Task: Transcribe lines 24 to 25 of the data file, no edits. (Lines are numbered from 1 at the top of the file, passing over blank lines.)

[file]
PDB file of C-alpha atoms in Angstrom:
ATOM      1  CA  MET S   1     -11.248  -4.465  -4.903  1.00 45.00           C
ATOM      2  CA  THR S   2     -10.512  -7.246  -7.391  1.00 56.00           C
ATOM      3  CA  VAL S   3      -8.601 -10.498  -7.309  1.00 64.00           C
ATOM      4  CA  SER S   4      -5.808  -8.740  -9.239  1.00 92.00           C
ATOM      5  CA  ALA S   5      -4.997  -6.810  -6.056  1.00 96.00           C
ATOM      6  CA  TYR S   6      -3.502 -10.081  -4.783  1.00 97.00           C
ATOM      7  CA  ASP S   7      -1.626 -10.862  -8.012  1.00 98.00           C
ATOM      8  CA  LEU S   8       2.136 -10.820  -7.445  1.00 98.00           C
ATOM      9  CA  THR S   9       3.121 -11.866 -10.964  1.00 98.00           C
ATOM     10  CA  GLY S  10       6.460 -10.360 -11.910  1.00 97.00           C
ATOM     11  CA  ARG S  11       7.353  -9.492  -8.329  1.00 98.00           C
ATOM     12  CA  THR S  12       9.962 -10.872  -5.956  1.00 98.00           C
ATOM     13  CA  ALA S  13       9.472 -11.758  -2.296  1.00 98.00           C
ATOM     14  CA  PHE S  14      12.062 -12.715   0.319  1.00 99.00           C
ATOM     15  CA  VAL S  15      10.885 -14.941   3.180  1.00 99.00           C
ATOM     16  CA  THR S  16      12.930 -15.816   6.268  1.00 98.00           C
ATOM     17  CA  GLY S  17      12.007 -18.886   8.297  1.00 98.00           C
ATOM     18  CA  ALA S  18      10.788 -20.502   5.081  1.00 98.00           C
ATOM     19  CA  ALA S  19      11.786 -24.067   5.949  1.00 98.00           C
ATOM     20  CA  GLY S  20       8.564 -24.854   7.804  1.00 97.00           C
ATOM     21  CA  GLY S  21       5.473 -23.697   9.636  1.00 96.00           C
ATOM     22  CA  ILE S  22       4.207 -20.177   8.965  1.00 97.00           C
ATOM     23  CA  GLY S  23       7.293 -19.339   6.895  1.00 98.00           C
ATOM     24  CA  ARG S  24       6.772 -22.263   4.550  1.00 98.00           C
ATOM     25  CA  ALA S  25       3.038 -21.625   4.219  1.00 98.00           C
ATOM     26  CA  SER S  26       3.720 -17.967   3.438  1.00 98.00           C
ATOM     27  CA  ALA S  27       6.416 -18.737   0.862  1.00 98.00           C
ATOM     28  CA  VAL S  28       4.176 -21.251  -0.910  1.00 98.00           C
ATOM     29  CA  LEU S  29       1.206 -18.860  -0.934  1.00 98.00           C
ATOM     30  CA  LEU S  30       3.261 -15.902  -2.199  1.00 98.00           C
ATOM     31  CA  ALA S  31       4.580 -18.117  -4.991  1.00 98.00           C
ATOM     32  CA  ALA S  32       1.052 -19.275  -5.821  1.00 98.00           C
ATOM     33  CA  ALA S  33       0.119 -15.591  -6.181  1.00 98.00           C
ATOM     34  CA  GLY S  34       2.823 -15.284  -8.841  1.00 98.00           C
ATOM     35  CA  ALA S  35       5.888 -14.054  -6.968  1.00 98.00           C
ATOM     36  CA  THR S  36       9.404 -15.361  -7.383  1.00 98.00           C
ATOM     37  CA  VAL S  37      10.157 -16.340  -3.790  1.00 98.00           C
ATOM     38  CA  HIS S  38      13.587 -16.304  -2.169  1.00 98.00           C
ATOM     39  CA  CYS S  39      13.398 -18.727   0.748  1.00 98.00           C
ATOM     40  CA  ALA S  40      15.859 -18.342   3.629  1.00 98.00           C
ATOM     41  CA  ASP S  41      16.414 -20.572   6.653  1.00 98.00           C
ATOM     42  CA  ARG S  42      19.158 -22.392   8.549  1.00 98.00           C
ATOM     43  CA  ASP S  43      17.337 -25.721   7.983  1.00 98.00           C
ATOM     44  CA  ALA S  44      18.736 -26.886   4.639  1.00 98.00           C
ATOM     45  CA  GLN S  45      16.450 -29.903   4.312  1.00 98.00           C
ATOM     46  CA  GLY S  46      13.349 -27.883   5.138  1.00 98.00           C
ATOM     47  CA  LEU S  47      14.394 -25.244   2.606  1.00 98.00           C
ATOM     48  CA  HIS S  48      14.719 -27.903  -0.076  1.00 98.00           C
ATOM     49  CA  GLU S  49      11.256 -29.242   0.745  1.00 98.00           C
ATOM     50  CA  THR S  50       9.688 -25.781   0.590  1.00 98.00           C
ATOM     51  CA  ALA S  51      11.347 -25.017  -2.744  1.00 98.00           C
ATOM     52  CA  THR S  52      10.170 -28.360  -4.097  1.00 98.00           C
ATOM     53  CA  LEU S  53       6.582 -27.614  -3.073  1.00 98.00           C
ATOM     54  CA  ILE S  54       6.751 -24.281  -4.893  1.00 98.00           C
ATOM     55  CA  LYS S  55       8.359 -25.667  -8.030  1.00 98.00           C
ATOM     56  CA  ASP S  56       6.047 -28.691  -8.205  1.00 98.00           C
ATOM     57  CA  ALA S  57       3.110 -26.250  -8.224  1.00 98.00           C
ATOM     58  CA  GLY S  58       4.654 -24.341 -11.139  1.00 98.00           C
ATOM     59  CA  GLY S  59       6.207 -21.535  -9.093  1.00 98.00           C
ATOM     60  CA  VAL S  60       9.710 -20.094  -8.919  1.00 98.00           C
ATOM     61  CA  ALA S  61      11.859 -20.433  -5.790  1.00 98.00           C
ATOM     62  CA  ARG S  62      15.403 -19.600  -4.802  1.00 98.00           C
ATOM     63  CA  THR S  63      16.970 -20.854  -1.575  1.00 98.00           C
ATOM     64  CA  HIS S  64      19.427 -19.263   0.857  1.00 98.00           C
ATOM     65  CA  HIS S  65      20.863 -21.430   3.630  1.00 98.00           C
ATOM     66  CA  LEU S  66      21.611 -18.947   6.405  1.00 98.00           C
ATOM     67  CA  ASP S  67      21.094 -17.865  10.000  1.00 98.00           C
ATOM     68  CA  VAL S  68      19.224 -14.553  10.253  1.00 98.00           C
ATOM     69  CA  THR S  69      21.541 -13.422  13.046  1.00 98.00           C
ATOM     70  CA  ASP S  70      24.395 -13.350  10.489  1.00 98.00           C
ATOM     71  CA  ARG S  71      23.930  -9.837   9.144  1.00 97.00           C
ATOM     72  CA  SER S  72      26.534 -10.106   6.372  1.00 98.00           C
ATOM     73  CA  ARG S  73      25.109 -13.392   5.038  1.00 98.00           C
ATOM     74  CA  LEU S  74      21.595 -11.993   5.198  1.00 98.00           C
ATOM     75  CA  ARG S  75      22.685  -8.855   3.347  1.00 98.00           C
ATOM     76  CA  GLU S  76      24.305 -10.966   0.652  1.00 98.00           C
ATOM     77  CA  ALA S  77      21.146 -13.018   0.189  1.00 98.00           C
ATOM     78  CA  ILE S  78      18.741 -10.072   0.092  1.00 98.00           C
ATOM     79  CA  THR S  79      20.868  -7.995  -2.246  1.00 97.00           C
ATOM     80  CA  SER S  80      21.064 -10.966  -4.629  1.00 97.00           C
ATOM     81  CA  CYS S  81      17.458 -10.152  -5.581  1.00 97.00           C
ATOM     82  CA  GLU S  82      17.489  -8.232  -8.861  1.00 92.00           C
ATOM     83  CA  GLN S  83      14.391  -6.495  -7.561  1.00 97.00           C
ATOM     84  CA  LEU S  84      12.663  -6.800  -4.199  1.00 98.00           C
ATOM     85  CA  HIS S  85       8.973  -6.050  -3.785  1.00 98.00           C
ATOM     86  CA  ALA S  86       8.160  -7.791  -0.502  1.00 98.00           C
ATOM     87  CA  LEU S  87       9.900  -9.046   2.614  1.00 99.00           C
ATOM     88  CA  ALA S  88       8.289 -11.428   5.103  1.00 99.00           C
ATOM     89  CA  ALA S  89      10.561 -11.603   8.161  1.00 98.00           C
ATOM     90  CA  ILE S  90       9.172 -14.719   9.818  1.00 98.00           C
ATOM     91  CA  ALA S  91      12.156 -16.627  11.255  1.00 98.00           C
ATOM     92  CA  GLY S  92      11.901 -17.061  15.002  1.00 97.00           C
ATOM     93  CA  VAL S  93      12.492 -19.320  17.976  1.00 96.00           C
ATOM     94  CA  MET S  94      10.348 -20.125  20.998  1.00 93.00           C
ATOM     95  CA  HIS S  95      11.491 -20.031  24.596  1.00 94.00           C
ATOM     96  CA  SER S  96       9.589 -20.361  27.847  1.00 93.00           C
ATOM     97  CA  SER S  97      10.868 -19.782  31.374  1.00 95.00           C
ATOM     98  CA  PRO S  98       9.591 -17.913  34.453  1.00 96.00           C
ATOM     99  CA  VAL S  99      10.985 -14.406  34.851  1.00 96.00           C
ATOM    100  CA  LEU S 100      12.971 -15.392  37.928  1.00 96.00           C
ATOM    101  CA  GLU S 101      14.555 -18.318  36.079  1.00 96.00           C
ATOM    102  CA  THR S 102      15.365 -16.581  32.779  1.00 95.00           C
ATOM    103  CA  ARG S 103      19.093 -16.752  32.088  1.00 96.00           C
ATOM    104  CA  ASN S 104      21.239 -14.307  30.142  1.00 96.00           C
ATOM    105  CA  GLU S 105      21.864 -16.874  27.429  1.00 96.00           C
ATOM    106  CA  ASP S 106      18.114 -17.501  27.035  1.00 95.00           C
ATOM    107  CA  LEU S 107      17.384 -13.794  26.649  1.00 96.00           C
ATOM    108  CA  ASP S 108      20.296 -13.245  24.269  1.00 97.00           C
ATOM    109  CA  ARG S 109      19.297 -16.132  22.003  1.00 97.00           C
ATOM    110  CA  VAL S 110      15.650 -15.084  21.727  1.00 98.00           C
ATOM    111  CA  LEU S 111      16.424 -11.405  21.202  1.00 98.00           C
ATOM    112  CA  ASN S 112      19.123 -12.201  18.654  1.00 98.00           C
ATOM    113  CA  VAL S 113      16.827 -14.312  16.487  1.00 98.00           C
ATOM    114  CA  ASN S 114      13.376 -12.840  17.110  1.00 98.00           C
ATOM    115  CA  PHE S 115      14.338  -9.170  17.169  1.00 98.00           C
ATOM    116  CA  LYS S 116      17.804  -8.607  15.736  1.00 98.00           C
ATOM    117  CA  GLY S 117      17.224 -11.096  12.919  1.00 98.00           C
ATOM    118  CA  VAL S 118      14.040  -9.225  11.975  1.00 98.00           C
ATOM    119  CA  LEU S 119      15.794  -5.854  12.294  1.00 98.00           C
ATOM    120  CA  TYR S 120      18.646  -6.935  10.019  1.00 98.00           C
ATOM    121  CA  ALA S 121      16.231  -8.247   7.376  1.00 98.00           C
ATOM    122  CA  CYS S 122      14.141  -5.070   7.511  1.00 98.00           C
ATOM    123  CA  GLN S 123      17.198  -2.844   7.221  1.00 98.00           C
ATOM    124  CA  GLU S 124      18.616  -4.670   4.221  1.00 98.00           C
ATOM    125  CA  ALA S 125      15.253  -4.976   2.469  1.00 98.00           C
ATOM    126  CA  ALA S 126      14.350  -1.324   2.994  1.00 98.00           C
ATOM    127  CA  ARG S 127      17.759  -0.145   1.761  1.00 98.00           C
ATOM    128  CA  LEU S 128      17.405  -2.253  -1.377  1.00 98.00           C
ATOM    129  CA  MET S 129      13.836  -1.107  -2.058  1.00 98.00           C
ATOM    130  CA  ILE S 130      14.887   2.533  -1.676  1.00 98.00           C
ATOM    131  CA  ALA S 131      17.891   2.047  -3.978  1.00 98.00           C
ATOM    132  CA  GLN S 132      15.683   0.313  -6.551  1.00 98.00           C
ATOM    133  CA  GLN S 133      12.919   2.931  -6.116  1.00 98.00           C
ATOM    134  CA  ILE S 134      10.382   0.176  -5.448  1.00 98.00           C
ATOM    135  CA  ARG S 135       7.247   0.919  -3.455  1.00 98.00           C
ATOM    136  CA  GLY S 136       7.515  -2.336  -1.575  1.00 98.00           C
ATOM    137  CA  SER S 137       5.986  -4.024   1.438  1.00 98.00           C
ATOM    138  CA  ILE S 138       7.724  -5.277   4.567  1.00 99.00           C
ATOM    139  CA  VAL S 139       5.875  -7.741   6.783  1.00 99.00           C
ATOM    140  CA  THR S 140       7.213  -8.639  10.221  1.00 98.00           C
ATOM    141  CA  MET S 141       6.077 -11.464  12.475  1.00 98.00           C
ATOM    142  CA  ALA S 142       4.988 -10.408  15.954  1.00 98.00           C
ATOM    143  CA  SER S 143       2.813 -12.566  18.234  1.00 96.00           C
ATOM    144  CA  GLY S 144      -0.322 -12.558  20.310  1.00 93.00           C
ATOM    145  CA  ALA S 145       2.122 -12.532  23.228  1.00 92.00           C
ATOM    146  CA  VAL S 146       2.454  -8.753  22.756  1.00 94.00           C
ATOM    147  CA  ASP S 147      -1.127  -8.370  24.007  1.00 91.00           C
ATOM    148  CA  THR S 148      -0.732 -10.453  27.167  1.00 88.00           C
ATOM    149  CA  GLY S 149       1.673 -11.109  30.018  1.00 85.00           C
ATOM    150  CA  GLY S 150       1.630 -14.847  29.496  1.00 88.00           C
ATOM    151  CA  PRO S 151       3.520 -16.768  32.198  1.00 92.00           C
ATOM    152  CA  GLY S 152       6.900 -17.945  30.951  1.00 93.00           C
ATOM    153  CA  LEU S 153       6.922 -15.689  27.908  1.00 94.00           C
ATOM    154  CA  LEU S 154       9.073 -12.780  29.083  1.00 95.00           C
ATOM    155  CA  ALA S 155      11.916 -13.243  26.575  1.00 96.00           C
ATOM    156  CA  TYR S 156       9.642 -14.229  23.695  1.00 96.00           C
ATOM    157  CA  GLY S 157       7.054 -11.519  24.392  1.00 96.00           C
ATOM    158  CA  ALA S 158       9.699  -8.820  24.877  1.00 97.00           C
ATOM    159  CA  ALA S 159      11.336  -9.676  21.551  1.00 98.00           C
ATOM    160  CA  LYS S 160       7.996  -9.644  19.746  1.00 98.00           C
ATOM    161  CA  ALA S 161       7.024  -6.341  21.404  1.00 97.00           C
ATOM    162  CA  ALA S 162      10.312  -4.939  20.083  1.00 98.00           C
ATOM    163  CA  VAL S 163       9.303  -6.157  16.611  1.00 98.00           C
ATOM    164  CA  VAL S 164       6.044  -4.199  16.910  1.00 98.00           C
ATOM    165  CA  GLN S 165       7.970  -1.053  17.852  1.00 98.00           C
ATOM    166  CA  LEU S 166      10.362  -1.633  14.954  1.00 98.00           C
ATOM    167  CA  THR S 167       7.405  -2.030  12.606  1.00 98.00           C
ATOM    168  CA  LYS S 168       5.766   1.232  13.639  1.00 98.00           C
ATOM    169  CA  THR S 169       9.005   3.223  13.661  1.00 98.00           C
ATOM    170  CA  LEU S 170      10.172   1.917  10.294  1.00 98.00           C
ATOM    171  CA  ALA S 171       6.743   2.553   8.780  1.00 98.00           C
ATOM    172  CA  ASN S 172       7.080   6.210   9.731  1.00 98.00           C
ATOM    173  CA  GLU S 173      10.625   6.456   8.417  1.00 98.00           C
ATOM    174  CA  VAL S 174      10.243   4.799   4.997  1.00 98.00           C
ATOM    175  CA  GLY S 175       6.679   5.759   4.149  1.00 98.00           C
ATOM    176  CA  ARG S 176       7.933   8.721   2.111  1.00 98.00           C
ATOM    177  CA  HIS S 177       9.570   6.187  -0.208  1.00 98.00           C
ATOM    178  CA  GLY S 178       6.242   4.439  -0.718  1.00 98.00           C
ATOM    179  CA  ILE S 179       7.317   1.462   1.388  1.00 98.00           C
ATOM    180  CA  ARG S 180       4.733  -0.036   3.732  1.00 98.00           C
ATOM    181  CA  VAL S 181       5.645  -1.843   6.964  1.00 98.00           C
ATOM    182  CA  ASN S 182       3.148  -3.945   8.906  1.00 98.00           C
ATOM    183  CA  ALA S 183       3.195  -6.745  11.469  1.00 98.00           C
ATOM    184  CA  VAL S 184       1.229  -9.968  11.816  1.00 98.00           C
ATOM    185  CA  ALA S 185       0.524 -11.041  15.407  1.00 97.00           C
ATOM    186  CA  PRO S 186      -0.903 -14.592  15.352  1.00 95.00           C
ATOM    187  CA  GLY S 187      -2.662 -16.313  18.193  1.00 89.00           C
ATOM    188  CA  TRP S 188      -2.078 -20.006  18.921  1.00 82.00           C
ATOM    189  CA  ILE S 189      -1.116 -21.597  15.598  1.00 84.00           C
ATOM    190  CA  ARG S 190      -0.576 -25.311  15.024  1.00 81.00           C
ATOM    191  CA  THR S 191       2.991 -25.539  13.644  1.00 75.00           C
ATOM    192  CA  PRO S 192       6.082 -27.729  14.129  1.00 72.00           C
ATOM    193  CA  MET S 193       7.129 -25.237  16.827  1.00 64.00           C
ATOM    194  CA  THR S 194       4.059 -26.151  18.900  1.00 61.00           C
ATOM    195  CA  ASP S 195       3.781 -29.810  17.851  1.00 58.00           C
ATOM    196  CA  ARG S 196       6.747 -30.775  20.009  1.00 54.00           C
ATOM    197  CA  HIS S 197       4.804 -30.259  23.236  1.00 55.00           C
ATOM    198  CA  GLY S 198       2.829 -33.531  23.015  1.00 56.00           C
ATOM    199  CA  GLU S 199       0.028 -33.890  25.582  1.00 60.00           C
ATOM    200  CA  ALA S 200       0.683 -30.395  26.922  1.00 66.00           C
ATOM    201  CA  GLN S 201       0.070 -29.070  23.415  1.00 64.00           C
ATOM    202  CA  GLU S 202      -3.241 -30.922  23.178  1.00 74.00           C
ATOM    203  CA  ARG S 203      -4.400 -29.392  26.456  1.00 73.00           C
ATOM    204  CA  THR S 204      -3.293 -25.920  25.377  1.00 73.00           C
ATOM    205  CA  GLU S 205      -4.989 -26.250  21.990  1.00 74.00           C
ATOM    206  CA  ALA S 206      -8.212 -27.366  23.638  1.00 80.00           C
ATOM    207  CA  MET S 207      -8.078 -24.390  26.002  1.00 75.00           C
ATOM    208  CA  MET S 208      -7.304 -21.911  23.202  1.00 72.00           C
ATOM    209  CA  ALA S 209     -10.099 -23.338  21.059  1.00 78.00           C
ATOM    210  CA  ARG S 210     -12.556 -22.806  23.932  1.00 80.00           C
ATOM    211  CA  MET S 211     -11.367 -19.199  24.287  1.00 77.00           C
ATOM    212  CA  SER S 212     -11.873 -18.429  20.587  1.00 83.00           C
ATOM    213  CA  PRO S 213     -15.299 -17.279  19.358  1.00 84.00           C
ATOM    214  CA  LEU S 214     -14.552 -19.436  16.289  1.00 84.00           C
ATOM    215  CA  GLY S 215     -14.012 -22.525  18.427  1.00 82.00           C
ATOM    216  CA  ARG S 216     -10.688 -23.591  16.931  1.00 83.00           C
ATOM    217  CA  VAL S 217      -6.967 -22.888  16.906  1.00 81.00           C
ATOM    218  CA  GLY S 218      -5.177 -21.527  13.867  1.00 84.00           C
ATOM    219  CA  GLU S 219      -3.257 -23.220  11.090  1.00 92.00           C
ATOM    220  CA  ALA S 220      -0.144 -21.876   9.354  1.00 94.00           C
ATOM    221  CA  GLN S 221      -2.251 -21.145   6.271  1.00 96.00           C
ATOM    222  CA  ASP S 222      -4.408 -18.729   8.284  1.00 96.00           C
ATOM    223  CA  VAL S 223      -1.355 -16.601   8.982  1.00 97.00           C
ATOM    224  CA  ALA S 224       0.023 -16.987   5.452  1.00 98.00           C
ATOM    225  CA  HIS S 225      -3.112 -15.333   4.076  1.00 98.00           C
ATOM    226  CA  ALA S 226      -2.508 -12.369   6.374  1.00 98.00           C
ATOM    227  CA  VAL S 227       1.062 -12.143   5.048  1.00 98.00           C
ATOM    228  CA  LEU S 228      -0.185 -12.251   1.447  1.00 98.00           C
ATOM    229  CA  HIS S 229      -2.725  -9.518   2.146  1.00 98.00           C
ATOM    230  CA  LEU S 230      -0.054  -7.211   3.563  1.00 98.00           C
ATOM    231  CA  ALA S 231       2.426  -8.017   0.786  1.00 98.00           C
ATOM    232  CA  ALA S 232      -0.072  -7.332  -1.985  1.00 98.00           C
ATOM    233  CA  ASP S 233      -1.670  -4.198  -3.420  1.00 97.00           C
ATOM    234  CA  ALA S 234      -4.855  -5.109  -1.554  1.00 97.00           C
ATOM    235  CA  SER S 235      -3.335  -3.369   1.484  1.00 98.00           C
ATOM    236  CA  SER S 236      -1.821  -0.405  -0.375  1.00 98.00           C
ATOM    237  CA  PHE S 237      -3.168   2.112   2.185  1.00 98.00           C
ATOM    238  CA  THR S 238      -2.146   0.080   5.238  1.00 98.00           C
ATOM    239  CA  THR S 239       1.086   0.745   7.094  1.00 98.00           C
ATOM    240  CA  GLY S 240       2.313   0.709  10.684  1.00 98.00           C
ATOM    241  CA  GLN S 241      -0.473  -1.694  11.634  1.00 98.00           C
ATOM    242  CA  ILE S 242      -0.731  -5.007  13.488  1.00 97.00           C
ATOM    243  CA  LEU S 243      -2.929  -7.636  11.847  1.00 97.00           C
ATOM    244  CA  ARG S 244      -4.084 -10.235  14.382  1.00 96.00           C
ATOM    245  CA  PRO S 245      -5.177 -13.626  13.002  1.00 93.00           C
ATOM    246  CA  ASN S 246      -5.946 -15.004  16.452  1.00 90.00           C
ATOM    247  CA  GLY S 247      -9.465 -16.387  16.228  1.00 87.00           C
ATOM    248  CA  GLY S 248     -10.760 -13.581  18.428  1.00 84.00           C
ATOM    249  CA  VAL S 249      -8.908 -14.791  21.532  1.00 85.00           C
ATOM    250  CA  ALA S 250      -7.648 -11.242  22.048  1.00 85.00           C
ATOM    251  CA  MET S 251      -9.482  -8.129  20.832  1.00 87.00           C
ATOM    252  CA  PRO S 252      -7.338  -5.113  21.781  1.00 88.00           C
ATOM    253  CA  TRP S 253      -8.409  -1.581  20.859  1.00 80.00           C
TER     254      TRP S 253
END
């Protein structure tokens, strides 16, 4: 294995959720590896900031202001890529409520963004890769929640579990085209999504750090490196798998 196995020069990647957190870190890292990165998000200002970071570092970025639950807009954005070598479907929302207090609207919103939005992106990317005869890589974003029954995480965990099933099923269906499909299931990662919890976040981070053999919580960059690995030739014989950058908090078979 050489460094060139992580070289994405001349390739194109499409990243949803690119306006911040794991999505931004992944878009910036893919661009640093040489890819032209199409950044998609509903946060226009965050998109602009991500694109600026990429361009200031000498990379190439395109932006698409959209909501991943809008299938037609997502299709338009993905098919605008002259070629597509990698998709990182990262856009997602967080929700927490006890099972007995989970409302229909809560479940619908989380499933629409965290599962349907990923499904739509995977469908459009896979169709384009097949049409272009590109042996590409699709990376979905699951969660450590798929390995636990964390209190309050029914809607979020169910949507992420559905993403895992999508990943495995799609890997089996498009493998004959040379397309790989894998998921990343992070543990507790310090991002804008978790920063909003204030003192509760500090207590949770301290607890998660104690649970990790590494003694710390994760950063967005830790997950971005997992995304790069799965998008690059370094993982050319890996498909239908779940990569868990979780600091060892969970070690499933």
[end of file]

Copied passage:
ATOM     23  CA  GLY S  23       7.293 -19.339   6.895  1.00 98.00           C
ATOM     24  CA  ARG S  24       6.772 -22.263   4.550  1.00 98.00           C